The three customer problems outlined above are all classic reasons for deploying a Case Management solution. The objective of case management applications include the integration of multiple line of business applications, the delivery of a 360 degree customer view and employee empowerment. Management of many customer service interactions is done today using CRM applications that quickly run out of steam when asked to manage anything more than a simple workflow and don’t adequately address the top three issues above. When we integrate CRM with a Case Management business application however we have the opportunity to address these customer problems and begin to transform how customer service is delivered.

Unsourcing – The Future of Customer Service?

Why bother outsourcing customer support when you can get your customers to do it for you. I’ve been watching the success of giffgaff with interest for a while. For those not familiar with giffgaff it is a UK mobile service provider where customers participate in the company’s business operations, specifically Marketing, Sales and Customer service.

As well as via the Giff Gaff community web page Facebook and Twitter provide additional channels for customer support. Support is provided socially, by fellow customers rather than using Giff Gaff employees.

This trend of setting up online communities to deliver peer to peer customer support has been dubbed “Unsourcing” and is not limited to Giff Gaff. The obvious reason for many organizations choosing to unsource is cost. Gartner estimates that using communities to solve support issues can reduce costs by up to 50%.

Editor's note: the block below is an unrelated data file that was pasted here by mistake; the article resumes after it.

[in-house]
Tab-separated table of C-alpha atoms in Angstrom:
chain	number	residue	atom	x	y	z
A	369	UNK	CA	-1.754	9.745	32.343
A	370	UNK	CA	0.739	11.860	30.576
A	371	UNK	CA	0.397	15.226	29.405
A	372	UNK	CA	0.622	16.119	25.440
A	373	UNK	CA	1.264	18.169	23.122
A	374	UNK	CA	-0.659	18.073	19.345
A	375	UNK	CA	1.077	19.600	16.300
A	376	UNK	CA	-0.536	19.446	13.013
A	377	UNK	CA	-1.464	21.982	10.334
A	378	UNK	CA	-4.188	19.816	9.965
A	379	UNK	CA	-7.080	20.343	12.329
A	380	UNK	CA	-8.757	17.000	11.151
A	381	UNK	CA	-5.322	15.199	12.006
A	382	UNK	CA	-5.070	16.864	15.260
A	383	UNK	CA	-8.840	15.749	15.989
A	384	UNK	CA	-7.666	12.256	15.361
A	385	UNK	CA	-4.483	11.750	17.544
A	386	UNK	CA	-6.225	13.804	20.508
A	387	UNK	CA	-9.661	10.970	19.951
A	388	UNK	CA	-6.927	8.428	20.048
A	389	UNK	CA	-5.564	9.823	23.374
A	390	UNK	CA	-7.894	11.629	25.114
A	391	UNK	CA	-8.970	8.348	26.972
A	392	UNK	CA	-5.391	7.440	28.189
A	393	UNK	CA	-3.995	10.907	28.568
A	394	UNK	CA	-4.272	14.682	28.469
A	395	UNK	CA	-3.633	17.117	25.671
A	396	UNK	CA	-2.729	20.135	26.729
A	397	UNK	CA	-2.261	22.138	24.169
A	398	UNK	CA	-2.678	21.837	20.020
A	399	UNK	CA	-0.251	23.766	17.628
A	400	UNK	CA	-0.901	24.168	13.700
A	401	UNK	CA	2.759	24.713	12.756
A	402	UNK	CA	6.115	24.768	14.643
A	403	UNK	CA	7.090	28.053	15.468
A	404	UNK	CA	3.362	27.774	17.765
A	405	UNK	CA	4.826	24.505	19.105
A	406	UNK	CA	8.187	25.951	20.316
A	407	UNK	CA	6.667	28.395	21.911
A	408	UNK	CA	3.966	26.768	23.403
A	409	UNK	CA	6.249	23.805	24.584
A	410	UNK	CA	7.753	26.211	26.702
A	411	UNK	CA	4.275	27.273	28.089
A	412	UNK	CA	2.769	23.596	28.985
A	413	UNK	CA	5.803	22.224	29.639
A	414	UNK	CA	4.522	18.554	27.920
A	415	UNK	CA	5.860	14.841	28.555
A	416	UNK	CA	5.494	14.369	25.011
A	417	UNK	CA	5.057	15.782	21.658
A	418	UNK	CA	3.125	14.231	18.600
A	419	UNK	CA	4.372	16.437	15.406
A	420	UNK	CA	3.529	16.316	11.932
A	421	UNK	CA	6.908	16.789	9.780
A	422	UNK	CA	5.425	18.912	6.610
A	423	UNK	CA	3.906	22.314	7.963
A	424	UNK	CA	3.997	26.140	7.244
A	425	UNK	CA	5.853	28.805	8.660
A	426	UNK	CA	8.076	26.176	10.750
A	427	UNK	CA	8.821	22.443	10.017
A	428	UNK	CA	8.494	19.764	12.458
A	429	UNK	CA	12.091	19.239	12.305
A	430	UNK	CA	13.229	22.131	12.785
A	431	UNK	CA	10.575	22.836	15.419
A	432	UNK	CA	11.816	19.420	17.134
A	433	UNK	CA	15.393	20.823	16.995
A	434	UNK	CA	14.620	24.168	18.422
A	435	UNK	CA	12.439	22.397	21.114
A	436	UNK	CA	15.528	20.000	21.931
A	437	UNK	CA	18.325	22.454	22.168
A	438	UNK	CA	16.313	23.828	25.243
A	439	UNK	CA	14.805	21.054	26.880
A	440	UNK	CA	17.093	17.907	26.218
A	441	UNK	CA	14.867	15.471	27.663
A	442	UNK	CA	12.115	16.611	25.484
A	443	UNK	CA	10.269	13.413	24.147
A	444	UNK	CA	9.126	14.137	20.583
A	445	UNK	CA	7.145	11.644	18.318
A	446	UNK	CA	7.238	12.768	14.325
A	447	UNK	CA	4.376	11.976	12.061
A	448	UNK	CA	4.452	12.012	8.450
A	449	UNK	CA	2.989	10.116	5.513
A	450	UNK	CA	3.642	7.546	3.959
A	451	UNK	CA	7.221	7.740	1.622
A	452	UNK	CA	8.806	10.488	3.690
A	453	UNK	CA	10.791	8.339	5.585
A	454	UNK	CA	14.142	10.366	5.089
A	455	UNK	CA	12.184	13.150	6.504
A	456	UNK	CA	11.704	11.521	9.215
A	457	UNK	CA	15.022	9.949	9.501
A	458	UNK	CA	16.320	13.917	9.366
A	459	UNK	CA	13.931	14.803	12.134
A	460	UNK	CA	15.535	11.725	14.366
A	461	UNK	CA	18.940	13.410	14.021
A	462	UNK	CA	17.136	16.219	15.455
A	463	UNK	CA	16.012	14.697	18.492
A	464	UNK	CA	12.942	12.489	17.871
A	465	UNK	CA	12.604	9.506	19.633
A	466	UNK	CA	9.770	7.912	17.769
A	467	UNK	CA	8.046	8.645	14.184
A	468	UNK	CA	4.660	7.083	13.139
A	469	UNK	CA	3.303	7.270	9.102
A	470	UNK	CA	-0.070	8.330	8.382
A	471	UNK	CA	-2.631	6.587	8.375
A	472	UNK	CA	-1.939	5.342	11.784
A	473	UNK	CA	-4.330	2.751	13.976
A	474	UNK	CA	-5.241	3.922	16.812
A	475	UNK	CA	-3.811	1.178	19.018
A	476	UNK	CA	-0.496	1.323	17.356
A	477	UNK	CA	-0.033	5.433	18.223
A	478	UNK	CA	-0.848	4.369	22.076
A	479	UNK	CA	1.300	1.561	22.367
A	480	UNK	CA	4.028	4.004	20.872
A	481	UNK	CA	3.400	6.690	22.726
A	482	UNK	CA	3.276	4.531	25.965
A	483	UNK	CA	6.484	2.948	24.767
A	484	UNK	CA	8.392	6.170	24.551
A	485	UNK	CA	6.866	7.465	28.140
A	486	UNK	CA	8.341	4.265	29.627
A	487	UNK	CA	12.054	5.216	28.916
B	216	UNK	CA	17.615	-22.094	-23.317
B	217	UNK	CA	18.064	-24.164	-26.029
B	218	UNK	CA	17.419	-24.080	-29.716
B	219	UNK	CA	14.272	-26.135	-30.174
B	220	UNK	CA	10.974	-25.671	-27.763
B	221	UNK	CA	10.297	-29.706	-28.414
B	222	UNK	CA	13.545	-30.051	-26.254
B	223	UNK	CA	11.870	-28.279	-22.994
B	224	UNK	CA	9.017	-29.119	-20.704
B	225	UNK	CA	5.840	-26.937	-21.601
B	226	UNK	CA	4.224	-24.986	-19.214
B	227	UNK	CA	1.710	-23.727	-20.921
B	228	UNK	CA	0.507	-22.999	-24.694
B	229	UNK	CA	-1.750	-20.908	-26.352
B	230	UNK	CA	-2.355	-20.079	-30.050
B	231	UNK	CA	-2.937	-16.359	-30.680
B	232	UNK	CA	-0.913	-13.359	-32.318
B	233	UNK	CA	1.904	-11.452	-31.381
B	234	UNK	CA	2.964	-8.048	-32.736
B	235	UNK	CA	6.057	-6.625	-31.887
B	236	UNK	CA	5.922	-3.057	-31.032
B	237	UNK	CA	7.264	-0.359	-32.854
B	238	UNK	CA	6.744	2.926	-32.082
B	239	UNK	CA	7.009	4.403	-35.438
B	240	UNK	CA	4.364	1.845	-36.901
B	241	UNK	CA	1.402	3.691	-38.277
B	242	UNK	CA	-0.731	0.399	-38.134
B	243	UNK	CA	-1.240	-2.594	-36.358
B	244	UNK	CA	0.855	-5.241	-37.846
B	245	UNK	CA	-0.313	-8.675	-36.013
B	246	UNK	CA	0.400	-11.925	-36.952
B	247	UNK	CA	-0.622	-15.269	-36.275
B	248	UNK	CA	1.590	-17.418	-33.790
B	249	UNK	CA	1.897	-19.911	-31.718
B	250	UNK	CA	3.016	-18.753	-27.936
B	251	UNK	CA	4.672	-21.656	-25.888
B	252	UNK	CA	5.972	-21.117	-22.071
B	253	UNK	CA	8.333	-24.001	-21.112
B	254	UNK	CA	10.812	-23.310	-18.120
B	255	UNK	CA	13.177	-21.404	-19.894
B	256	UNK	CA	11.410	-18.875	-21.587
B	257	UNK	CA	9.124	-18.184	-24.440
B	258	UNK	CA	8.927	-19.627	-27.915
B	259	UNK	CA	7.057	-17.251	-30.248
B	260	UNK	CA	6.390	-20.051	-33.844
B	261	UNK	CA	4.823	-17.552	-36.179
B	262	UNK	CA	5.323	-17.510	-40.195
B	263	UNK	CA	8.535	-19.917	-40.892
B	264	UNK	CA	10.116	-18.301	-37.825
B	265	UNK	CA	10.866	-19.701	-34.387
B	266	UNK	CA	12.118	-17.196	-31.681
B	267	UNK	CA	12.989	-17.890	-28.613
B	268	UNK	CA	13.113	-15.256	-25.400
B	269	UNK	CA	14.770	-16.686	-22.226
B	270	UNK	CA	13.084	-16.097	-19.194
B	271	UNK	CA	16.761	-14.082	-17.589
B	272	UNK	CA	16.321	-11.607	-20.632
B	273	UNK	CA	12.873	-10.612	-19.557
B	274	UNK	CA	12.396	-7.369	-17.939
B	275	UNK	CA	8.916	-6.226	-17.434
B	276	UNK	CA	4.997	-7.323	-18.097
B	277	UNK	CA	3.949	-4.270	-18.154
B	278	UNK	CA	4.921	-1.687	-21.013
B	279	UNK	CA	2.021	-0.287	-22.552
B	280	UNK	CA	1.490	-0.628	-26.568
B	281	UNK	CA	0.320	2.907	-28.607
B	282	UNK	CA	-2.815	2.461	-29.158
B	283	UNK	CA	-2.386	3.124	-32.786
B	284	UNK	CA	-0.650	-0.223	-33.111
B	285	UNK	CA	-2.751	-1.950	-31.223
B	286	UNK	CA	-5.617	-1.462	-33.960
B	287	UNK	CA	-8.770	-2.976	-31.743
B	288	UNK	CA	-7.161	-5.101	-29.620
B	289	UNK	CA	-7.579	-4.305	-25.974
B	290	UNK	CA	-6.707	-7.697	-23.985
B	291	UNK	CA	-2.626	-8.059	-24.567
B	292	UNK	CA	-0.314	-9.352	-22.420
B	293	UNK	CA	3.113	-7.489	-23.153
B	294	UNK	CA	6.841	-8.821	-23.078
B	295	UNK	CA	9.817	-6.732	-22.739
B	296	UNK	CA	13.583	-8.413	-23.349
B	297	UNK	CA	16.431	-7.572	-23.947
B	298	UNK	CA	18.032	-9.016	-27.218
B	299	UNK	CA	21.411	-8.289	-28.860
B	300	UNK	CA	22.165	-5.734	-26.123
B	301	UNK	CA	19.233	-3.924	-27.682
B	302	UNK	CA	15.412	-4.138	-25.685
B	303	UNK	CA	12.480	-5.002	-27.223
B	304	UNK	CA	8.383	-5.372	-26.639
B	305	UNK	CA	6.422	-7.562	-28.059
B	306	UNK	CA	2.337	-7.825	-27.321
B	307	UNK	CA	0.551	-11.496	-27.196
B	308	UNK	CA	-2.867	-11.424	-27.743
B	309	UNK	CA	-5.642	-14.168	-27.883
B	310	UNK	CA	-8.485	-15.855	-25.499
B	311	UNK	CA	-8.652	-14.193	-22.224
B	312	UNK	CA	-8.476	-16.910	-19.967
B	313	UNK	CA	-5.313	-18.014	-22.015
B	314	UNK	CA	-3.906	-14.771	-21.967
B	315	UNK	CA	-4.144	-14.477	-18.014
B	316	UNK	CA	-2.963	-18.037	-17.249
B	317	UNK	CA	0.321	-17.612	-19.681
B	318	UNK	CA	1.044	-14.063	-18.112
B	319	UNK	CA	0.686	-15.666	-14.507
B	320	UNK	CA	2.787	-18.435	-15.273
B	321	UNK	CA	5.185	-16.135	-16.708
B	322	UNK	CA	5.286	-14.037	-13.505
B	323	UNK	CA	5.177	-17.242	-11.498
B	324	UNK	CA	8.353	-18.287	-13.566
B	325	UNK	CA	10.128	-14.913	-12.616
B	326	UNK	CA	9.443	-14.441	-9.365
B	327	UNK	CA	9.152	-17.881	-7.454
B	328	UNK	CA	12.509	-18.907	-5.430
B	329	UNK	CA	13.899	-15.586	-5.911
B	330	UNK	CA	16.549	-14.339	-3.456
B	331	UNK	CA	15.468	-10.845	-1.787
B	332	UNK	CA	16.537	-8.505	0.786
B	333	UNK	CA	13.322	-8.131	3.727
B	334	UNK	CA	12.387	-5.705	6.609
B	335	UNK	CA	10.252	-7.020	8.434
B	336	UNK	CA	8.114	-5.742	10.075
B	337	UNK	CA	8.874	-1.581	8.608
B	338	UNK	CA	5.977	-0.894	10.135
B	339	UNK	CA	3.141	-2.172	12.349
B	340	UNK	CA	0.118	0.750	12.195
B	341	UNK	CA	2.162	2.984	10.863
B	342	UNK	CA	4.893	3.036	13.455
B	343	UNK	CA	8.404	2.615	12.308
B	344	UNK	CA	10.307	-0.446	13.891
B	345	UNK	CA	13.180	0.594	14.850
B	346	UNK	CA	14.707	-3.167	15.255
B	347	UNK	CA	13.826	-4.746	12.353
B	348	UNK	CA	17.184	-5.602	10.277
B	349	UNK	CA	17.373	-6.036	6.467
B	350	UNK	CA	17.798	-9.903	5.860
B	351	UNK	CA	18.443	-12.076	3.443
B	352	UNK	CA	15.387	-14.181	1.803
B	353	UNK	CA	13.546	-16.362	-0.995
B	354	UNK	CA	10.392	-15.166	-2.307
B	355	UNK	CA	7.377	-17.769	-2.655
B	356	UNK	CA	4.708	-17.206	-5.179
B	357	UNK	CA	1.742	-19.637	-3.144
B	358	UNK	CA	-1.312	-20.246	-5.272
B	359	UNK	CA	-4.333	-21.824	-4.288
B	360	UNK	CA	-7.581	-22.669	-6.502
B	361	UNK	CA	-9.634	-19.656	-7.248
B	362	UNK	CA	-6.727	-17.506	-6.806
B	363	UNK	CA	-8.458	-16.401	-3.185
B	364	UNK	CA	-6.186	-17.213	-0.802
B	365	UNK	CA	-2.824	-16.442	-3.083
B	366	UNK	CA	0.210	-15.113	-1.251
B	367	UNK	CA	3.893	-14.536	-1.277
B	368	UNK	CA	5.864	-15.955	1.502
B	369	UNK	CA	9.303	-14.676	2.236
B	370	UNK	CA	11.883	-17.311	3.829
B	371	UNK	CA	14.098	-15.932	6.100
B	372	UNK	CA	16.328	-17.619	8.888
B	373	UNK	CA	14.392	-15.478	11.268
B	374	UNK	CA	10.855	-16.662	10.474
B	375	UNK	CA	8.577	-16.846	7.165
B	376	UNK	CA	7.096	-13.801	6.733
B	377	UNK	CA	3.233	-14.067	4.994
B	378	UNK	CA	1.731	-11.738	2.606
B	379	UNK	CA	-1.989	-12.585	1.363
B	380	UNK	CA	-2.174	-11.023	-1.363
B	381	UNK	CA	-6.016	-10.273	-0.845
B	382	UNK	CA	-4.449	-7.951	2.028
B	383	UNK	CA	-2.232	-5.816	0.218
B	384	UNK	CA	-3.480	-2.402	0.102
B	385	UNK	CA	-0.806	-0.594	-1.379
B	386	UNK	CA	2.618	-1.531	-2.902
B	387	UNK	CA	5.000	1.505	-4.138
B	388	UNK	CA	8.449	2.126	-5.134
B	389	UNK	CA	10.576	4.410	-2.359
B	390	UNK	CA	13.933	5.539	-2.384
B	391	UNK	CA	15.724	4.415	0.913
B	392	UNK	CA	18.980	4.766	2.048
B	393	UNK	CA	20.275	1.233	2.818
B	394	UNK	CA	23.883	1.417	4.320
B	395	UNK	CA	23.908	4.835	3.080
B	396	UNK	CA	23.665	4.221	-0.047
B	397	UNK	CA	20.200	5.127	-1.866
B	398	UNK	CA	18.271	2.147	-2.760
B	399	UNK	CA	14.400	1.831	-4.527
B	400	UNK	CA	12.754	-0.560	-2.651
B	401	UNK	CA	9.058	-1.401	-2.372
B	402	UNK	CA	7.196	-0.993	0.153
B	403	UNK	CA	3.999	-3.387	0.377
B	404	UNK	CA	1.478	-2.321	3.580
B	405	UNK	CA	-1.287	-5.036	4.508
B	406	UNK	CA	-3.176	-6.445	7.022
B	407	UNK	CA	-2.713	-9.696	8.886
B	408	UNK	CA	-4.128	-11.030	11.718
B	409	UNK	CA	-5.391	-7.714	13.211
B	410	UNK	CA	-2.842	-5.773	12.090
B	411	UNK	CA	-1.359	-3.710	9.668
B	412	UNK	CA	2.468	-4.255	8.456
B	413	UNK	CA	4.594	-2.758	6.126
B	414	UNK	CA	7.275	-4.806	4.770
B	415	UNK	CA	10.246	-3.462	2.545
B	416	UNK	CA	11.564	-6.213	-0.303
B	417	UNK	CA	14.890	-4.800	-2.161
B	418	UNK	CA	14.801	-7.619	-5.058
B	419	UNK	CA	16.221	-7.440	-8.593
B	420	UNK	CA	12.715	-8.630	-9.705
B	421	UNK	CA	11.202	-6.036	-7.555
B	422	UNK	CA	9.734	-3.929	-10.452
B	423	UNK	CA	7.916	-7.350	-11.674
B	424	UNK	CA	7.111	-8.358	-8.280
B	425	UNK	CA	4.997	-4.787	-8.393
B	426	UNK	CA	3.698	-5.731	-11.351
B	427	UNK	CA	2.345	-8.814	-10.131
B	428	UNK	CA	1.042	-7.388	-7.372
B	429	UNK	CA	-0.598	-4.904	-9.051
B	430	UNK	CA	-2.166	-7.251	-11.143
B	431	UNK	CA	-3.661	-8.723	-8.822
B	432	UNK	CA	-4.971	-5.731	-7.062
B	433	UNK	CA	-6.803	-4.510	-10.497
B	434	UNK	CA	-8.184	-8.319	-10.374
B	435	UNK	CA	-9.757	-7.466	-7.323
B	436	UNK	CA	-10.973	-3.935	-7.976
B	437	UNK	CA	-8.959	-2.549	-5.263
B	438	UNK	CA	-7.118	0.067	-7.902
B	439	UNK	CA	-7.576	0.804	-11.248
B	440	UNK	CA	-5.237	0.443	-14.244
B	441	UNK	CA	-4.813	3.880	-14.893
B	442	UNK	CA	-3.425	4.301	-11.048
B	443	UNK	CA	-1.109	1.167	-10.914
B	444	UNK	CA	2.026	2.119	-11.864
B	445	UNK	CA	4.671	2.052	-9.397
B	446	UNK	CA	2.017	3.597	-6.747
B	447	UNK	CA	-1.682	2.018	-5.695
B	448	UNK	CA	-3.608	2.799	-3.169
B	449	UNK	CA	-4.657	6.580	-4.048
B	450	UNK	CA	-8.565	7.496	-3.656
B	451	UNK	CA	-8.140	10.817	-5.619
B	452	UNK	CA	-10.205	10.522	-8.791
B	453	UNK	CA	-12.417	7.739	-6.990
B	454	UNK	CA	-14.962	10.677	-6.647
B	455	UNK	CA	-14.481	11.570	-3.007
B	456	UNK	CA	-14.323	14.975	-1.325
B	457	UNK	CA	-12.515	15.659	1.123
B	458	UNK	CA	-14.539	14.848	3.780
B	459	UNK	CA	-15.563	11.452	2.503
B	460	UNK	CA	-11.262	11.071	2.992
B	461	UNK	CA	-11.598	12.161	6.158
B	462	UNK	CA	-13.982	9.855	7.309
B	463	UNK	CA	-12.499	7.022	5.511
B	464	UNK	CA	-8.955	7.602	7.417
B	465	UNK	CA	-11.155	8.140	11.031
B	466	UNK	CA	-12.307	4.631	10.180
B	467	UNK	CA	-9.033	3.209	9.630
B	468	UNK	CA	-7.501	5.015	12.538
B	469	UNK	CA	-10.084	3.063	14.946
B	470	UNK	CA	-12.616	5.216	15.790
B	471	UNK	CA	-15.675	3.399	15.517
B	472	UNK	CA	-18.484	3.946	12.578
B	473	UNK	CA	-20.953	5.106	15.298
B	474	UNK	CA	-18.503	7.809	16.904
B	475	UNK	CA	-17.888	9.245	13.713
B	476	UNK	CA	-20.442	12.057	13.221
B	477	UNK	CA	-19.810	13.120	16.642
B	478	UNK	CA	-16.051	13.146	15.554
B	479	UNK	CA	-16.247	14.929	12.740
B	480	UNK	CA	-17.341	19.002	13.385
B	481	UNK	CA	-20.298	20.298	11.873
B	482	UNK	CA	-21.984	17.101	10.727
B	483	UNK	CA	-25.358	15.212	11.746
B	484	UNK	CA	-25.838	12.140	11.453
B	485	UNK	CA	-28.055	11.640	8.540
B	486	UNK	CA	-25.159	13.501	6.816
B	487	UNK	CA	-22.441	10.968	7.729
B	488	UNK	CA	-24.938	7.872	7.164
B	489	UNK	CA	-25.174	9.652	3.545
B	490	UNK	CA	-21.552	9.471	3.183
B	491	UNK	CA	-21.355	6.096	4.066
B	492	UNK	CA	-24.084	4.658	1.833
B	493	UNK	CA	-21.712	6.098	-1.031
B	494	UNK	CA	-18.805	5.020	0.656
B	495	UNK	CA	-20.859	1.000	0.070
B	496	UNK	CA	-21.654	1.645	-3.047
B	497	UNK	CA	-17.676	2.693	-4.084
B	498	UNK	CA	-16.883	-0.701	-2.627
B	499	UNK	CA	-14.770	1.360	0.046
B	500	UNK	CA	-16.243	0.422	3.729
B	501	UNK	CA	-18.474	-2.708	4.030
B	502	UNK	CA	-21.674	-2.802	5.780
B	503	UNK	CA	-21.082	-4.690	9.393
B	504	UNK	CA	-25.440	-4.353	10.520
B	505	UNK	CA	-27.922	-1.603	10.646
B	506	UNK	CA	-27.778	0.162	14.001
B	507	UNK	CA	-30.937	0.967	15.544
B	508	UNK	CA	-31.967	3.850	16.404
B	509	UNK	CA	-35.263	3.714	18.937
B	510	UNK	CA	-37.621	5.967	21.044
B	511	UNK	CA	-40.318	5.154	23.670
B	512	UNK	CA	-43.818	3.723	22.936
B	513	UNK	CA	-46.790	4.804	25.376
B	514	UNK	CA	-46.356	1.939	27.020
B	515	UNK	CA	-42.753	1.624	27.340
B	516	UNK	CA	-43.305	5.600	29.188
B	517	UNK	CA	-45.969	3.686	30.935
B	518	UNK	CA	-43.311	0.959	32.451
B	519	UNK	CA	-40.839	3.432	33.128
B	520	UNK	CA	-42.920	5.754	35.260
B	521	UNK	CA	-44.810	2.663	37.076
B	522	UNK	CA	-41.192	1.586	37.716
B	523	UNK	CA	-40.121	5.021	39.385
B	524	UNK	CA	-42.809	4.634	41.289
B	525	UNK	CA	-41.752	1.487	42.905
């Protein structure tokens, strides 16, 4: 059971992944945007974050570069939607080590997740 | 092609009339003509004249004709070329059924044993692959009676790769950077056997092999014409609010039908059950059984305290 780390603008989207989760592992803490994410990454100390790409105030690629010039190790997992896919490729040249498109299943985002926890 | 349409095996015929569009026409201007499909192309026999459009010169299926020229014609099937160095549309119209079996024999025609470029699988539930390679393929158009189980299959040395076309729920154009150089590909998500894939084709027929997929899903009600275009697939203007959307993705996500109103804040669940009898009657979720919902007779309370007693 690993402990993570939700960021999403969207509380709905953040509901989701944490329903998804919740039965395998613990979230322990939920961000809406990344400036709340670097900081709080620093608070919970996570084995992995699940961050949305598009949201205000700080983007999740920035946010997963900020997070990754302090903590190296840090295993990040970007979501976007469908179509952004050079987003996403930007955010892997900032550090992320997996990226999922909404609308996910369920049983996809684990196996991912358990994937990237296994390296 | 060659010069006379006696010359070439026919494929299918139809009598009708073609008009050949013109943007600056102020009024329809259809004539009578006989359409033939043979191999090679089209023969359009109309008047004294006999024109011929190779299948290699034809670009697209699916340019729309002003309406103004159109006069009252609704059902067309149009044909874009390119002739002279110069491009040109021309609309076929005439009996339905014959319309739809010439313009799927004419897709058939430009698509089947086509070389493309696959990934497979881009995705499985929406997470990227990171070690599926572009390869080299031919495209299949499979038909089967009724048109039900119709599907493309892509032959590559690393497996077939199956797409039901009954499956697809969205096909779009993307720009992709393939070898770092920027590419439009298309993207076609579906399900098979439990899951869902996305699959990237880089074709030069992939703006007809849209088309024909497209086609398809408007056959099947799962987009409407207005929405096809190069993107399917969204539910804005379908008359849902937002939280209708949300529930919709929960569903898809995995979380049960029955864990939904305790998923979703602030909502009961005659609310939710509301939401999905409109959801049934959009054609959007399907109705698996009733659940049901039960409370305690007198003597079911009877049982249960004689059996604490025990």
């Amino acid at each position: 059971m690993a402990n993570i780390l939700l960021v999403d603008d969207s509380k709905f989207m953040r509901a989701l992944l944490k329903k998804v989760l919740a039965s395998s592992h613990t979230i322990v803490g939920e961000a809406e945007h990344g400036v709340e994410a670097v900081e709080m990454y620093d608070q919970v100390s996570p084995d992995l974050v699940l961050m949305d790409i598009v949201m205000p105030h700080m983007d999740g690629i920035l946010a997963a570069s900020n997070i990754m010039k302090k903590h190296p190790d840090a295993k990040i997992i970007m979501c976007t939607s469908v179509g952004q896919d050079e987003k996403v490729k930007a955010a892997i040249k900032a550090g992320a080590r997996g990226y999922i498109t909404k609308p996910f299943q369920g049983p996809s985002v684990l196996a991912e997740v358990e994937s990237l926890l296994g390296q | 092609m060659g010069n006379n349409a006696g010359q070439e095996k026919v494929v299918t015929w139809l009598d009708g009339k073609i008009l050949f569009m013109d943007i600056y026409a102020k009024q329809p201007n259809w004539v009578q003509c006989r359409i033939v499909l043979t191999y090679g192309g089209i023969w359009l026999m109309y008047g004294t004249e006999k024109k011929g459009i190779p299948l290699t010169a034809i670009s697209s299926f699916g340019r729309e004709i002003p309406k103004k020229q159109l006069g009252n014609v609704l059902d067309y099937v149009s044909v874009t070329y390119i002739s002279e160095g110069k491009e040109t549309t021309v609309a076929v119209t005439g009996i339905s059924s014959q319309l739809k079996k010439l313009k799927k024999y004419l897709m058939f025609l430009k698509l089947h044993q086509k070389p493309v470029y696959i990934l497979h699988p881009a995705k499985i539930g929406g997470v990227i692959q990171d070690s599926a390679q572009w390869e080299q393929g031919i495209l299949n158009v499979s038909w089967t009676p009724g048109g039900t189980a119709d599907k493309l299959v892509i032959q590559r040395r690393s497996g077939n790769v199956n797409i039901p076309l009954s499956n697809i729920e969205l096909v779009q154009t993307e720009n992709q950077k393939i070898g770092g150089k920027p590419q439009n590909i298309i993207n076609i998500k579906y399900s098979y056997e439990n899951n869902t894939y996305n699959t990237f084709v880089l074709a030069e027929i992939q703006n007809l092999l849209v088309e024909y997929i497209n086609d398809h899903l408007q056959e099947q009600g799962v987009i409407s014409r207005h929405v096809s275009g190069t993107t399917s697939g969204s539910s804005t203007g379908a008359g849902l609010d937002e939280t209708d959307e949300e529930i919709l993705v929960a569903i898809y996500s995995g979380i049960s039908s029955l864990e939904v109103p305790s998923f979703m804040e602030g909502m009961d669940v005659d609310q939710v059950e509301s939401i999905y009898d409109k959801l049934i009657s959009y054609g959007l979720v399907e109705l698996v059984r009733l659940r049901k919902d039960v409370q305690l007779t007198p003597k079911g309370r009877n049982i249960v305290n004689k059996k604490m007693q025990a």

However viewing unsourcing as an opportunity to reduce customer support risks repetition of the same problems that have beset organizations who have chosen outsource their customer service to emerging economies, most importantly creating a disconnect between the organization and its customers. Simply viewing customer service as a cost center rather than for example an opportunity for differentiation and as a source of new product ideas is doomed to fail.

Unsourcing has a number of benefits. It allows Gen Y customers to interact with organizations via the social channels with which they are most familiar and to engage with fellow customers who share a common interest. In addition it creates a bond between an organization and its most important customers.

Unsourcing will become a key aspect of the customer service mix rather than a panacea. Organizations will still need to ensure that their customers aren’t left high and dry should they not get the right answer. If it’s a complaint they will need to ensure it is addressed as quickly as possible. They must monitor the channels to detect emerging trends, product problems or new product opportunities. In other words they will still need to tie the social or unsourced customer to business processes.